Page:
Cash-strapped charity receives boon from donors
By Sally Voth
For Volunteer Farms founder Bob Blair, Christmas miracles are a very real thing.
Less than a week after Blair worried that the eight-year-old Woodstock farm -- and its sister operation in Culpeper -- were in serious danger of shutting down, nearly $40,000 has been donated in an effort to save the operation.
"This feels like a Christmas miracle to me. It's still going [on], but it feels like it's a miracle, and we're going to save the farm one way or another," Blair said.
All of the fruit and vegetables grown on the two farms -- and this year's harvests were above 165,000 -- are donated to the Blue Ridge Area Food Bank, which fills food pantries across one-third of the commonwealth.
Blair said last week it takes more than $100,000 each year to run the farms, with most of that money going to postage, fuel, seeds and to pay a farm manager. The farm's last manager was laid off earlier this fall due to financial straits.
"The revenue has been on a steadily downward trend for the last four years with the recession," Blair said in a Nov. 28 interview. "The bottom line is people are afraid -- duly so -- of this recession. They don't know what's going to happen tomorrow in their situation. So, love thy neighbor has kind of been put on the back burner. I think there's a lot of factors that come into play, but I think it's mainly the recession."
Blair worried that if $50,000 wasn't raised by the end of the month, the farms might have to shut down. And, that would be bad news for the roughly 150,000 they help feed each month.
However, on Wednesday, a much relieved and joyful Blair had good news.
"It's really working," he said of the appeal for help. "We've taken in on average since the 29th of November [when the Daily article ran] about $2,800 a day, which is just amazing. We stand at $39,725, which includes a $25,000 check that's in the mail."
That donor is from Charlottesville, and wishes to remain anonymous.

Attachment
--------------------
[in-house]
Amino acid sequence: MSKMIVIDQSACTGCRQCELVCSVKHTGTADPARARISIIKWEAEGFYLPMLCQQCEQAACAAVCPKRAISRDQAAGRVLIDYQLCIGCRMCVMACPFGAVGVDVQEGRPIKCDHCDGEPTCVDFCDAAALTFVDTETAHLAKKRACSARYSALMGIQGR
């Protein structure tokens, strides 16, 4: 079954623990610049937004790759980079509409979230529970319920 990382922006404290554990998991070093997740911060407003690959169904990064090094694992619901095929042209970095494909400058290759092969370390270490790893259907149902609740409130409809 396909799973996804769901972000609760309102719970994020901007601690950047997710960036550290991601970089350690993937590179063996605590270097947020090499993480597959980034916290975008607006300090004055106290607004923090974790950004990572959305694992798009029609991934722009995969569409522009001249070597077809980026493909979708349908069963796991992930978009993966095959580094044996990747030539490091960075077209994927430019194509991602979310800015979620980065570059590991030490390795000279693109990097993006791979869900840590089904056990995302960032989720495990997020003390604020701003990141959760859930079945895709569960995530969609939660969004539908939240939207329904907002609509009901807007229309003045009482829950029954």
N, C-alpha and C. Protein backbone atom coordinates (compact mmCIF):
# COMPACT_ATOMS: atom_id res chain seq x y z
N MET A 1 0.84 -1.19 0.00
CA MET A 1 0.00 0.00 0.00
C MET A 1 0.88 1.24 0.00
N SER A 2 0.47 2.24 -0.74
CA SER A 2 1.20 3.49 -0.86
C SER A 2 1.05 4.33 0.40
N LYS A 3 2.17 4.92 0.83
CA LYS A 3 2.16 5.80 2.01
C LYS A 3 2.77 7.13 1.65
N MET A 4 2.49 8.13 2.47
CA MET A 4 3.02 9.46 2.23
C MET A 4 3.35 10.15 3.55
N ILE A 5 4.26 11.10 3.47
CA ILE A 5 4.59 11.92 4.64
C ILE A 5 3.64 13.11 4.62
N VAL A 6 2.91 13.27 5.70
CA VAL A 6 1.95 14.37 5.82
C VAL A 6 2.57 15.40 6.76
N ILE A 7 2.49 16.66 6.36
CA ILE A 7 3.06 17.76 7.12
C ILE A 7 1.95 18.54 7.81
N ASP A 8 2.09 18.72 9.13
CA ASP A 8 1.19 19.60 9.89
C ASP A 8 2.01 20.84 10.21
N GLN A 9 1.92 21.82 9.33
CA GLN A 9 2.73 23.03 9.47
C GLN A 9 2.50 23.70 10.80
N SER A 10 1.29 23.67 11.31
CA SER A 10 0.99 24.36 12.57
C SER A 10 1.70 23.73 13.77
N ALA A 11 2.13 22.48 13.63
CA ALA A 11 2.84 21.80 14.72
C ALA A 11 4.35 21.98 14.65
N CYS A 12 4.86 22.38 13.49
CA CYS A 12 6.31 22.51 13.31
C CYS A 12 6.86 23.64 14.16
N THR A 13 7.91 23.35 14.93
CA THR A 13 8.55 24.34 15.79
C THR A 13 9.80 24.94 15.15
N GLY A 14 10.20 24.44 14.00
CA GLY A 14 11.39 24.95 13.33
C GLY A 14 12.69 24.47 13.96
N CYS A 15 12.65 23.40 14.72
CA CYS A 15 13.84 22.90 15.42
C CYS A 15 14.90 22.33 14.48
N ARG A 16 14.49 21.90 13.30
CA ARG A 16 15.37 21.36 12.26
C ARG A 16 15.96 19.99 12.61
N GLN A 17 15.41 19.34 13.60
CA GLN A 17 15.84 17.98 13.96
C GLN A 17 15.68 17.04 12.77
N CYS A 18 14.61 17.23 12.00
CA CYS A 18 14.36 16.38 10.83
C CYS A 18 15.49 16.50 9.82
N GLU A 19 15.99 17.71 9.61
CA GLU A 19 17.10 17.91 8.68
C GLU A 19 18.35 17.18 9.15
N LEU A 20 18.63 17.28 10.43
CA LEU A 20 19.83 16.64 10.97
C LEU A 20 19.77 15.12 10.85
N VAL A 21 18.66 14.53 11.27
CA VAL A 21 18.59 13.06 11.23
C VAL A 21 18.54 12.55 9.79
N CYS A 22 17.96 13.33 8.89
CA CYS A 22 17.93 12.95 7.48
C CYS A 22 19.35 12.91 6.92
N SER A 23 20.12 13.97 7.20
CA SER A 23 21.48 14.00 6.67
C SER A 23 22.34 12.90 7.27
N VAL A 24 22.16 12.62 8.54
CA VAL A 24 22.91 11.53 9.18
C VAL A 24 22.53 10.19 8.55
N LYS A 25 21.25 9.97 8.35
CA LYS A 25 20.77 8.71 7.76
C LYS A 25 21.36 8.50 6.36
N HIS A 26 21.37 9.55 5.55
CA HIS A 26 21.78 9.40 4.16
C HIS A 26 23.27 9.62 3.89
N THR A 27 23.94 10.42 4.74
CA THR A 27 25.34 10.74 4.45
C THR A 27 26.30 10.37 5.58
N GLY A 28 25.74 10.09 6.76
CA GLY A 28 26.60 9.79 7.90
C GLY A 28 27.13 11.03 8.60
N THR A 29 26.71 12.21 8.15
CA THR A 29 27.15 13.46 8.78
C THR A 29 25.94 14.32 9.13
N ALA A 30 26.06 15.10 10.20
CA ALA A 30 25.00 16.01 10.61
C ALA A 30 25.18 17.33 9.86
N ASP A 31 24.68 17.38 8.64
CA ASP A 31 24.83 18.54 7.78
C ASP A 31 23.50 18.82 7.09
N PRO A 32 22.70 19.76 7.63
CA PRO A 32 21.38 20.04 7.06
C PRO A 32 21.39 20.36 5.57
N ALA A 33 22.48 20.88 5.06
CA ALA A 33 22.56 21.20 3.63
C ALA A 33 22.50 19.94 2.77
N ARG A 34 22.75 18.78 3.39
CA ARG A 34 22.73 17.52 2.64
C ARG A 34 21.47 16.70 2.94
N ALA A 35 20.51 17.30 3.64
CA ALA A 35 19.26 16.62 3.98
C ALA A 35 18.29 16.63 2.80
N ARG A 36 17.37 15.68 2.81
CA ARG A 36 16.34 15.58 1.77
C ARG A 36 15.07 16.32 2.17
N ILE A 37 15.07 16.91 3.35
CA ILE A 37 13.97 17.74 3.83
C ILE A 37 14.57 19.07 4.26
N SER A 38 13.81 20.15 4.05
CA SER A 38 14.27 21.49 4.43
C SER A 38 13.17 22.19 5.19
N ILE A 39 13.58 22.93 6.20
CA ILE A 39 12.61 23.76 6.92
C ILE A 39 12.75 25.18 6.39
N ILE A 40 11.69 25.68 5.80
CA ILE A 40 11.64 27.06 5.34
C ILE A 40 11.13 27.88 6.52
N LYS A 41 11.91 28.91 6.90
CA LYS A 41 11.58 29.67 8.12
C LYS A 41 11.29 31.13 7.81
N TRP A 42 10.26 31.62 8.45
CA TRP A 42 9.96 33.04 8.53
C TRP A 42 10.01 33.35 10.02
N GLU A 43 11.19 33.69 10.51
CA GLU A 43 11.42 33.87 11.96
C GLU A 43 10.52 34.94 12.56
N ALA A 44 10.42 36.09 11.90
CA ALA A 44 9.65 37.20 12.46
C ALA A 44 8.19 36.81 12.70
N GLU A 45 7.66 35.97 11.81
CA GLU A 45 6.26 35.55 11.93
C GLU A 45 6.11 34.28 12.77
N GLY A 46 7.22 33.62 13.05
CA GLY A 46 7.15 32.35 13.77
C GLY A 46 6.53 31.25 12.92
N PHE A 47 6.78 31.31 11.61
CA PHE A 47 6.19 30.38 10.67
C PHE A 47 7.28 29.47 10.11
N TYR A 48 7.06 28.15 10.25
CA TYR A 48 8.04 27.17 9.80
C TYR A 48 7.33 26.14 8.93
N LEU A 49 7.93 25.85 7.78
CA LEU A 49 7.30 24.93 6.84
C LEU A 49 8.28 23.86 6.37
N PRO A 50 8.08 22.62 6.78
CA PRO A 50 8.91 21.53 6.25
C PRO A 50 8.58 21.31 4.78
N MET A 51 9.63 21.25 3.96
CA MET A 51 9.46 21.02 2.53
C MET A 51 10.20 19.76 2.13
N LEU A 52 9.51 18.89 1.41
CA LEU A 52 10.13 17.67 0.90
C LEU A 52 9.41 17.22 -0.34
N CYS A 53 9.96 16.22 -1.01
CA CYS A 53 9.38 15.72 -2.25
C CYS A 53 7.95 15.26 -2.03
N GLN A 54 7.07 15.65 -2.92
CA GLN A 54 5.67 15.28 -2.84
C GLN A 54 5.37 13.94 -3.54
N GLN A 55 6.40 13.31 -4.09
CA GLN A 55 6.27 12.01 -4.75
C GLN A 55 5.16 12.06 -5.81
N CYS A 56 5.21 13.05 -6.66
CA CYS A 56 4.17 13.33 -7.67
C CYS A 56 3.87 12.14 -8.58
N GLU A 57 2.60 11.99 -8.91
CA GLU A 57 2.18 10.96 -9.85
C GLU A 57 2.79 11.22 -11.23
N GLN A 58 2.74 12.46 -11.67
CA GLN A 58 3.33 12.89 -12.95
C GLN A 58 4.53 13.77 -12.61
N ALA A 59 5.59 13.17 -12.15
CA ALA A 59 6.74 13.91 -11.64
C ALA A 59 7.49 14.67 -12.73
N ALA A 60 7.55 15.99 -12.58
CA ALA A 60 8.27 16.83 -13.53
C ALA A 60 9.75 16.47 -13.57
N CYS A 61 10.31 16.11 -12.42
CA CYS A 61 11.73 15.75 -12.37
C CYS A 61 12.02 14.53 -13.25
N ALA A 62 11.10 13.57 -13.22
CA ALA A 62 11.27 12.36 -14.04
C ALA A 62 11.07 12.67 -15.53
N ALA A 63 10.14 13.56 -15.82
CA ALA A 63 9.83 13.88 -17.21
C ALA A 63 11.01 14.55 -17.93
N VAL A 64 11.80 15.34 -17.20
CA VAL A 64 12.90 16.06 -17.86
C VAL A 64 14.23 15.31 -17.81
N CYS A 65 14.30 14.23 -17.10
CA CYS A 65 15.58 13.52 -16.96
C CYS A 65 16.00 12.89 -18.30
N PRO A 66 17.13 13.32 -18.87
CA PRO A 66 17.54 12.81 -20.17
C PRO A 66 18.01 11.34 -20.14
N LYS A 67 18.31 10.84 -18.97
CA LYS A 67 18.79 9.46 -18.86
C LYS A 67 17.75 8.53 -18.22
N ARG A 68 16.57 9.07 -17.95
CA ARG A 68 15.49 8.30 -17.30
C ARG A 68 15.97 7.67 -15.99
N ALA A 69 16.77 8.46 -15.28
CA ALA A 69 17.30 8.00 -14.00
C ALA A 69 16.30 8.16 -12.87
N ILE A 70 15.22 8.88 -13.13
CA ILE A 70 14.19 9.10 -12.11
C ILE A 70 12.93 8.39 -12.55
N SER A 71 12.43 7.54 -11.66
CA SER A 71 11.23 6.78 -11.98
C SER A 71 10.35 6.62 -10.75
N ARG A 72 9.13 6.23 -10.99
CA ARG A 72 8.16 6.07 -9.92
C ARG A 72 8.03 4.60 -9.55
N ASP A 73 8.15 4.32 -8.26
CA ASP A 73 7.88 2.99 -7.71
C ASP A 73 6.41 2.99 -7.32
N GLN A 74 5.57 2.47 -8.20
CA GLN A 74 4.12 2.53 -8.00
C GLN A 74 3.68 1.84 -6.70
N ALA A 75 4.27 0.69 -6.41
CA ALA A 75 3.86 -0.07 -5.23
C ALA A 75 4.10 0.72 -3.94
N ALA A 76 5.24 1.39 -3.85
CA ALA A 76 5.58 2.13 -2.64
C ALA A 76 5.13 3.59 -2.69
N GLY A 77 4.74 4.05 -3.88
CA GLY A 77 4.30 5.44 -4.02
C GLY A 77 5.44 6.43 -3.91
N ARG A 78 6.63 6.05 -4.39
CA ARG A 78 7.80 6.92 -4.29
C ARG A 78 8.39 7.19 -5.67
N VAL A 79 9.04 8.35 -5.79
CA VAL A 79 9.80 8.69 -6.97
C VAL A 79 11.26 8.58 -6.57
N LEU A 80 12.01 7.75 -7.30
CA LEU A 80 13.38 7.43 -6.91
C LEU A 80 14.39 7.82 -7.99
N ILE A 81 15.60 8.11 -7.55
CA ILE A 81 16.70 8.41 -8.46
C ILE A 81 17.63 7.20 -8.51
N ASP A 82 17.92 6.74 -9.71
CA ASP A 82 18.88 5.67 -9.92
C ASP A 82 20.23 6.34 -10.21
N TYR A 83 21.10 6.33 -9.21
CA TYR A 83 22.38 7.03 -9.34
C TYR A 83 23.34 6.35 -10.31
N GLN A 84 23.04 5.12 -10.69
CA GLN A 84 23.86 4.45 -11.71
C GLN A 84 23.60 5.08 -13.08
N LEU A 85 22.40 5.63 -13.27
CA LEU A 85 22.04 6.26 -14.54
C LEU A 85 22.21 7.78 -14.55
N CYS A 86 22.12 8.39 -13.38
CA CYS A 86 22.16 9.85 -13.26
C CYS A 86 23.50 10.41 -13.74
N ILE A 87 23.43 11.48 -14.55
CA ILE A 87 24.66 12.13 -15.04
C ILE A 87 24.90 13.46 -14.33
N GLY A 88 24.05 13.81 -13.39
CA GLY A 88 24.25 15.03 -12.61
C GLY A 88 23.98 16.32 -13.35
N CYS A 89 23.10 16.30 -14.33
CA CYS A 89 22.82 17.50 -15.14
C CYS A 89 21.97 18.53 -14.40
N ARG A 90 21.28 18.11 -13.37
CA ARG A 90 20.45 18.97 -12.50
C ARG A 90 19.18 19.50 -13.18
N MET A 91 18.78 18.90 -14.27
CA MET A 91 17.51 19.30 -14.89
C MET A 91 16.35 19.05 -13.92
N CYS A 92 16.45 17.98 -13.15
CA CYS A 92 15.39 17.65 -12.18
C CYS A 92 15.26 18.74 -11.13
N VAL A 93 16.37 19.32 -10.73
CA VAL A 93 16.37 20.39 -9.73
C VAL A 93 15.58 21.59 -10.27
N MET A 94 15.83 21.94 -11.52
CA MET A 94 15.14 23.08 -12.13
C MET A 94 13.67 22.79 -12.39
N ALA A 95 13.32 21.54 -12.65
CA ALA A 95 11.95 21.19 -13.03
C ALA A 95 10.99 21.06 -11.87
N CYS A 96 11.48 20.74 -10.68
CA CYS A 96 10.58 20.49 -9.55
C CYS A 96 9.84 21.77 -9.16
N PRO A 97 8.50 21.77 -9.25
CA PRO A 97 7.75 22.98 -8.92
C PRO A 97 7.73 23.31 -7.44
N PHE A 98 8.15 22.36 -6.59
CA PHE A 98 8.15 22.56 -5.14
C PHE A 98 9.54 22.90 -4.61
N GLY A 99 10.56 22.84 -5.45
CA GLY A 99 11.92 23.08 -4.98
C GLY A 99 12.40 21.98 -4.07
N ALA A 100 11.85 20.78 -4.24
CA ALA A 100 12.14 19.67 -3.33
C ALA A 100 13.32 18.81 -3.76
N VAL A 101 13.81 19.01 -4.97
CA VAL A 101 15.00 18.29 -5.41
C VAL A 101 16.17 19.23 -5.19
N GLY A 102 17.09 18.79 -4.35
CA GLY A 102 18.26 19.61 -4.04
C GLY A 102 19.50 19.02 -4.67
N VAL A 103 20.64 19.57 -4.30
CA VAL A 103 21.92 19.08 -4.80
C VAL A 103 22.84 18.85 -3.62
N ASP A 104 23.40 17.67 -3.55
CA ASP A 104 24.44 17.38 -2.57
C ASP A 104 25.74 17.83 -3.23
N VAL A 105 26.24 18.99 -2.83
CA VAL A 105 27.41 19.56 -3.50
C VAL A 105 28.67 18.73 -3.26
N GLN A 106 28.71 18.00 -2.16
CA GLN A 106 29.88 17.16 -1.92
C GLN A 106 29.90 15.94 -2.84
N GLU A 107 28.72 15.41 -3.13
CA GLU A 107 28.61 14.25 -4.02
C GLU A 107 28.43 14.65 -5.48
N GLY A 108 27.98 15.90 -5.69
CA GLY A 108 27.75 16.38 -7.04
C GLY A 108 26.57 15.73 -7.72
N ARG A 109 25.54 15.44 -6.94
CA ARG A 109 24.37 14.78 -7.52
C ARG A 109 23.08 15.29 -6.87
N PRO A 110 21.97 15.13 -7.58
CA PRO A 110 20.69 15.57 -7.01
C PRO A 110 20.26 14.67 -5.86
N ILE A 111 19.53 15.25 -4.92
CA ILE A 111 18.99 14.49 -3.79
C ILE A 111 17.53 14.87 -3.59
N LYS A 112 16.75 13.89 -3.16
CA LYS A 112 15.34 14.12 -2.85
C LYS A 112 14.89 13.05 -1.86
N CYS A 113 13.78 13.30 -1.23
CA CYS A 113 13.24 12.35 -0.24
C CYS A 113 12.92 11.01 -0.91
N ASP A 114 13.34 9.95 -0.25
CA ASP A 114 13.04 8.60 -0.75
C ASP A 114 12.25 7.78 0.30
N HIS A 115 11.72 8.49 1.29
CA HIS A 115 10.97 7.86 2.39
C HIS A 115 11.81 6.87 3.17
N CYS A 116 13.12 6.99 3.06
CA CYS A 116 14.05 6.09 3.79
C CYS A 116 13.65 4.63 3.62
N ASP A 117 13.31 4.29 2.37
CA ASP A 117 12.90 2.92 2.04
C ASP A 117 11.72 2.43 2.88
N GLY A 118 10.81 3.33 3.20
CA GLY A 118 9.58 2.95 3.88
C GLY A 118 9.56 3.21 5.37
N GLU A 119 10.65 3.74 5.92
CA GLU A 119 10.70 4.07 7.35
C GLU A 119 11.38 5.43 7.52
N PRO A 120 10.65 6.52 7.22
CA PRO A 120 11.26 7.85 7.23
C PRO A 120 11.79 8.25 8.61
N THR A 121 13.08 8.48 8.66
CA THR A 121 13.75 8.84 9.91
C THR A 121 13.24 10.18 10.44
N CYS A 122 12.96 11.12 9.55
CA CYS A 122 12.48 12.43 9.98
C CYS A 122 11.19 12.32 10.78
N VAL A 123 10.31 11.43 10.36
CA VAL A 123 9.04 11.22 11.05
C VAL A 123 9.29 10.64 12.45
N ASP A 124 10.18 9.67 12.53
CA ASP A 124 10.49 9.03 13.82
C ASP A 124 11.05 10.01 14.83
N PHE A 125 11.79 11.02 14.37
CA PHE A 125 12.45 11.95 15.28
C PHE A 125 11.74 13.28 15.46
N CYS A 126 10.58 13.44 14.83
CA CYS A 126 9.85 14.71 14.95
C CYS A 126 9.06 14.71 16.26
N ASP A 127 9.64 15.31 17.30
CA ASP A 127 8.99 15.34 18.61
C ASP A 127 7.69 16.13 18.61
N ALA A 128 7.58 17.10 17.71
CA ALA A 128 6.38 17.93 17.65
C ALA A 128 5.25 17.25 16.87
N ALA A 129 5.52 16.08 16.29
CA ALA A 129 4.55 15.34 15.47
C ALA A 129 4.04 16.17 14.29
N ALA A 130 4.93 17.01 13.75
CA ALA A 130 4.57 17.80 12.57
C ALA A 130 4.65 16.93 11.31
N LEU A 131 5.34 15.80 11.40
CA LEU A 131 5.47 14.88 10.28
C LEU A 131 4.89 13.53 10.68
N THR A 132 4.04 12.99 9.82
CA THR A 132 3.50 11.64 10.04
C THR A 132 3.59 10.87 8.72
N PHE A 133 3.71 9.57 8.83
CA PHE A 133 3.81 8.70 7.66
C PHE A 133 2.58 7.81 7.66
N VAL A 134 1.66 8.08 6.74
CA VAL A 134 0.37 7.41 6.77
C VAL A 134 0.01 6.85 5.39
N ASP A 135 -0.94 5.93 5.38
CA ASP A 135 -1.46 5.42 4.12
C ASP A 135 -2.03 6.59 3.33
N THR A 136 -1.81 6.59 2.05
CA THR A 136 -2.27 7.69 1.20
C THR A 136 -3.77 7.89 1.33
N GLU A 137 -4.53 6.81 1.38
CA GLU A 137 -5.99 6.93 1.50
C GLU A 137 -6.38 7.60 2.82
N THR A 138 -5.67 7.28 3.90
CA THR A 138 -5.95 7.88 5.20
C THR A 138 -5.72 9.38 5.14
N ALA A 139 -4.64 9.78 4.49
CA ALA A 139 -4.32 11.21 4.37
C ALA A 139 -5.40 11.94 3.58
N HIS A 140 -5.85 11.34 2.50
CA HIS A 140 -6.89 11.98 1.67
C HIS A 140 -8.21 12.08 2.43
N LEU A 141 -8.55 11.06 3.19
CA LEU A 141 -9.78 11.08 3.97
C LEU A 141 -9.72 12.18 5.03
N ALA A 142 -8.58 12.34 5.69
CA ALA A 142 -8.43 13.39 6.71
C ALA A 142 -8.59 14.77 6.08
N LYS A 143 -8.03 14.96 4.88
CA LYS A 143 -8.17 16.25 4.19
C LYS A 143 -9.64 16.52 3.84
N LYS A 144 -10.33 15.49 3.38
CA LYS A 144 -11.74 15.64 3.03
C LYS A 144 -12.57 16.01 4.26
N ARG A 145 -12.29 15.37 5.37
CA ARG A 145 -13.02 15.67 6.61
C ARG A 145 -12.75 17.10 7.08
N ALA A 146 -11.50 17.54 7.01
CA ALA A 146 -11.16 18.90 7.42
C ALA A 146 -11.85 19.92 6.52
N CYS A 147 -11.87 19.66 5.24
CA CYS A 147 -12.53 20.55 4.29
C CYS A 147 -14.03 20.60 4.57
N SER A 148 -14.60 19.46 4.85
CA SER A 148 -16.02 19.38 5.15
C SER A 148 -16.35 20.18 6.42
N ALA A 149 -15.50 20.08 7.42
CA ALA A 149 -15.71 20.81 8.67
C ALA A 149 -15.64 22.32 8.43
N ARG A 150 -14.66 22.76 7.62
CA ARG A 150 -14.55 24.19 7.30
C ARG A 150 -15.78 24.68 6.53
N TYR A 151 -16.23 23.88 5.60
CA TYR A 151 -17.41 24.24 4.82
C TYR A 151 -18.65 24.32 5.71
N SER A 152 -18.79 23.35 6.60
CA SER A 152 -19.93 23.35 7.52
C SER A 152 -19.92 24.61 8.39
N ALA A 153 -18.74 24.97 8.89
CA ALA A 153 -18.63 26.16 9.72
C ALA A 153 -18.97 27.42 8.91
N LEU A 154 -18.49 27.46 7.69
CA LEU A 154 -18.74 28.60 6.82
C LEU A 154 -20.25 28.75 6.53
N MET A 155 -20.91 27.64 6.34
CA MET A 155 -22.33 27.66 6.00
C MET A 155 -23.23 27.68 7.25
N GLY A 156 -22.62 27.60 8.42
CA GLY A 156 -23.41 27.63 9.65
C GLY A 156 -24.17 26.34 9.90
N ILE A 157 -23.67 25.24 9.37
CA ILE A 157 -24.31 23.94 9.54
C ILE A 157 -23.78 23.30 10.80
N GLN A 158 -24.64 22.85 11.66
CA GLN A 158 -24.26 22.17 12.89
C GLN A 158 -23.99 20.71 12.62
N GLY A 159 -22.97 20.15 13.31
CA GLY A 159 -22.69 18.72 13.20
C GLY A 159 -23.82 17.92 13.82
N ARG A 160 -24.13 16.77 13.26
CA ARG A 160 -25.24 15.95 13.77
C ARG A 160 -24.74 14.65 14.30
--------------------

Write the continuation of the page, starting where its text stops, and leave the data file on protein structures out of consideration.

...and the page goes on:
Blair said the majority of the past week's donations have come from people who've never given money to the Volunteer Farms before.
"Most of these donations came in by PayPal, off our online website," he said. "Of the total of 50 donations, 32 of them are from new donors."
That includes the signer of the $25,000 check.
"It's still a good ways to go until our [annual board] meeting on Jan. 12, but if we keep this momentum going, we should be able to operate next year," Blair said.
Many of the donations are in the hundreds of dollars each, he said, including a $1,000 check that came from Florida from "a new donor, and how in the world she heard about us, I don't know."
Since the article appeared, Blair has been stopped on the street and in church by people inquiring about the fund-raising appeal.
"So, there's interest, obviously, and that's gratifying," he said. "We feel very blessed, and hopefully, they continue supporting us. We're going to need a lot of support to make it work all year long."
Area businesses also have stepped up with offers of help, Blair said. Anthony's Pizza in Strasburg is having a fundraiser from 4 to 9 p.m. on Monday, he said, and the Woodstock Arby's has plans to help, as does the Country Boys Country Club. A Winchester church has pledged to take up a collection for the farms on Christmas Eve, too.
"Just a lot of things working for us," Blair summed up.
Those wishing to donate to the Volunteer Farms can visit www.worldfoundationforchildren.com, call 459-3478, or send checks to 277 Crider Lane, Woodstock, Va. 22664.
Contact staff writer Sally Voth at 540-465-5137 ext. 164, or email@example.com